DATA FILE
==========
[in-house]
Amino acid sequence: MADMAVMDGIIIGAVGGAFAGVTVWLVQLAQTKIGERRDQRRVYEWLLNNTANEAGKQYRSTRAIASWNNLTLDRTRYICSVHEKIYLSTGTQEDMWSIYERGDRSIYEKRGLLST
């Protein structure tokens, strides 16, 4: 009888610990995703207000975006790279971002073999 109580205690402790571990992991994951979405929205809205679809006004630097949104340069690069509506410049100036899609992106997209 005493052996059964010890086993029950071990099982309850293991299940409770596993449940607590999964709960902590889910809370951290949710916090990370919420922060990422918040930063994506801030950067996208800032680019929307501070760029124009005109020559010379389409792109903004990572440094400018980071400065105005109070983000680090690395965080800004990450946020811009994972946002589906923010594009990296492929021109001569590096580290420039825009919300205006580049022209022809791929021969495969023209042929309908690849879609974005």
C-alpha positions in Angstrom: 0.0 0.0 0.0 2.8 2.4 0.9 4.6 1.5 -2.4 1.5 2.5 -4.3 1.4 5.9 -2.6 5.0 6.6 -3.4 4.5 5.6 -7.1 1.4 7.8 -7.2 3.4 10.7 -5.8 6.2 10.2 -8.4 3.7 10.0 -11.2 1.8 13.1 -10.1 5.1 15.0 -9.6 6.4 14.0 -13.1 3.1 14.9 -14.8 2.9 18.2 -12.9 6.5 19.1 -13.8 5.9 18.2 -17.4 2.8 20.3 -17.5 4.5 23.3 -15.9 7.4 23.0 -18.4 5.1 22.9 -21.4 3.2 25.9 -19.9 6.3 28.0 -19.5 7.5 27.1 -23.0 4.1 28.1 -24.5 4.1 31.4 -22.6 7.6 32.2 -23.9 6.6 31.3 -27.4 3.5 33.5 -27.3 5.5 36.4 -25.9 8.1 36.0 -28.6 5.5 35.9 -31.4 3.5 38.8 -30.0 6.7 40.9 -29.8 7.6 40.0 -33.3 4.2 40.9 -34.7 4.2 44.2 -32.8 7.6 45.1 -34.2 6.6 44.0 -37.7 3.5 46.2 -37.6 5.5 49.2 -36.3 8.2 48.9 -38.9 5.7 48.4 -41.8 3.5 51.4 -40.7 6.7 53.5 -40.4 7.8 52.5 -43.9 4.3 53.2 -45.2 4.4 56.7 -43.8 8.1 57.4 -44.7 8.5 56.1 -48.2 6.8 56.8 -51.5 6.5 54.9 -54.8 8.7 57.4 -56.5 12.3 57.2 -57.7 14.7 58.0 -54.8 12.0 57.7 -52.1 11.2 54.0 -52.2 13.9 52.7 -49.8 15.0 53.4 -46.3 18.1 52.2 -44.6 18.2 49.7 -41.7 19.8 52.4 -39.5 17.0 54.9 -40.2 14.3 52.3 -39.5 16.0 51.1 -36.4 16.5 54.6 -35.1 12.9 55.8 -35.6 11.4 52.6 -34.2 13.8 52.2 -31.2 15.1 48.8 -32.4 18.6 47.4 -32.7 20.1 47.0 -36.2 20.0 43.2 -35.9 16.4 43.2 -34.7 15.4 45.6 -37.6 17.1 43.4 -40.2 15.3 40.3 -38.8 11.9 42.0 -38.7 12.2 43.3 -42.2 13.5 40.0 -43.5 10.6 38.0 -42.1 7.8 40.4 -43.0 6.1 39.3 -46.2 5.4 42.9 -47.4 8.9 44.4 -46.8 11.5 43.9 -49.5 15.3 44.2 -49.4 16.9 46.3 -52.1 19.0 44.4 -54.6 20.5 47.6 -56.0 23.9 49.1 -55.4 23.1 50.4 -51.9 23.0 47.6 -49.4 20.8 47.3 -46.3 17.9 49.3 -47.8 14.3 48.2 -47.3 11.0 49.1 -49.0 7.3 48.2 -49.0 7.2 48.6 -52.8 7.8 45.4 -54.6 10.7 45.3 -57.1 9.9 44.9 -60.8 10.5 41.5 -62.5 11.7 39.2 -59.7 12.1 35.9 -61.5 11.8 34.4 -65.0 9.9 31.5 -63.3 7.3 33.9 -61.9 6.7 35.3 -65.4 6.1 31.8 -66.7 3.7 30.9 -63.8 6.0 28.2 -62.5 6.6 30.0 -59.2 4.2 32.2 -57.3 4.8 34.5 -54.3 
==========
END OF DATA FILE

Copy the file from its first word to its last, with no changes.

[in-house]
Amino acid sequence: MADMAVMDGIIIGAVGGAFAGVTVWLVQLAQTKIGERRDQRRVYEWLLNNTANEAGKQYRSTRAIASWNNLTLDRTRYICSVHEKIYLSTGTQEDMWSIYERGDRSIYEKRGLLST
């Protein structure tokens, strides 16, 4: 009888610990995703207000975006790279971002073999 109580205690402790571990992991994951979405929205809205679809006004630097949104340069690069509506410049100036899609992106997209 005493052996059964010890086993029950071990099982309850293991299940409770596993449940607590999964709960902590889910809370951290949710916090990370919420922060990422918040930063994506801030950067996208800032680019929307501070760029124009005109020559010379389409792109903004990572440094400018980071400065105005109070983000680090690395965080800004990450946020811009994972946002589906923010594009990296492929021109001569590096580290420039825009919300205006580049022209022809791929021969495969023209042929309908690849879609974005």
C-alpha positions in Angstrom: 0.0 0.0 0.0 2.8 2.4 0.9 4.6 1.5 -2.4 1.5 2.5 -4.3 1.4 5.9 -2.6 5.0 6.6 -3.4 4.5 5.6 -7.1 1.4 7.8 -7.2 3.4 10.7 -5.8 6.2 10.2 -8.4 3.7 10.0 -11.2 1.8 13.1 -10.1 5.1 15.0 -9.6 6.4 14.0 -13.1 3.1 14.9 -14.8 2.9 18.2 -12.9 6.5 19.1 -13.8 5.9 18.2 -17.4 2.8 20.3 -17.5 4.5 23.3 -15.9 7.4 23.0 -18.4 5.1 22.9 -21.4 3.2 25.9 -19.9 6.3 28.0 -19.5 7.5 27.1 -23.0 4.1 28.1 -24.5 4.1 31.4 -22.6 7.6 32.2 -23.9 6.6 31.3 -27.4 3.5 33.5 -27.3 5.5 36.4 -25.9 8.1 36.0 -28.6 5.5 35.9 -31.4 3.5 38.8 -30.0 6.7 40.9 -29.8 7.6 40.0 -33.3 4.2 40.9 -34.7 4.2 44.2 -32.8 7.6 45.1 -34.2 6.6 44.0 -37.7 3.5 46.2 -37.6 5.5 49.2 -36.3 8.2 48.9 -38.9 5.7 48.4 -41.8 3.5 51.4 -40.7 6.7 53.5 -40.4 7.8 52.5 -43.9 4.3 53.2 -45.2 4.4 56.7 -43.8 8.1 57.4 -44.7 8.5 56.1 -48.2 6.8 56.8 -51.5 6.5 54.9 -54.8 8.7 57.4 -56.5 12.3 57.2 -57.7 14.7 58.0 -54.8 12.0 57.7 -52.1 11.2 54.0 -52.2 13.9 52.7 -49.8 15.0 53.4 -46.3 18.1 52.2 -44.6 18.2 49.7 -41.7 19.8 52.4 -39.5 17.0 54.9 -40.2 14.3 52.3 -39.5 16.0 51.1 -36.4 16.5 54.6 -35.1 12.9 55.8 -35.6 11.4 52.6 -34.2 13.8 52.2 -31.2 15.1 48.8 -32.4 18.6 47.4 -32.7 20.1 47.0 -36.2 20.0 43.2 -35.9 16.4 43.2 -34.7 15.4 45.6 -37.6 17.1 43.4 -40.2 15.3 40.3 -38.8 11.9 42.0 -38.7 12.2 43.3 -42.2 13.5 40.0 -43.5 10.6 38.0 -42.1 7.8 40.4 -43.0 6.1 39.3 -46.2 5.4 42.9 -47.4 8.9 44.4 -46.8 11.5 43.9 -49.5 15.3 44.2 -49.4 16.9 46.3 -52.1 19.0 44.4 -54.6 20.5 47.6 -56.0 23.9 49.1 -55.4 23.1 50.4 -51.9 23.0 47.6 -49.4 20.8 47.3 -46.3 17.9 49.3 -47.8 14.3 48.2 -47.3 11.0 49.1 -49.0 7.3 48.2 -49.0 7.2 48.6 -52.8 7.8 45.4 -54.6 10.7 45.3 -57.1 9.9 44.9 -60.8 10.5 41.5 -62.5 11.7 39.2 -59.7 12.1 35.9 -61.5 11.8 34.4 -65.0 9.9 31.5 -63.3 7.3 33.9 -61.9 6.7 35.3 -65.4 6.1 31.8 -66.7 3.7 30.9 -63.8 6.0 28.2 -62.5 6.6 30.0 -59.2 4.2 32.2 -57.3 4.8 34.5 -54.3 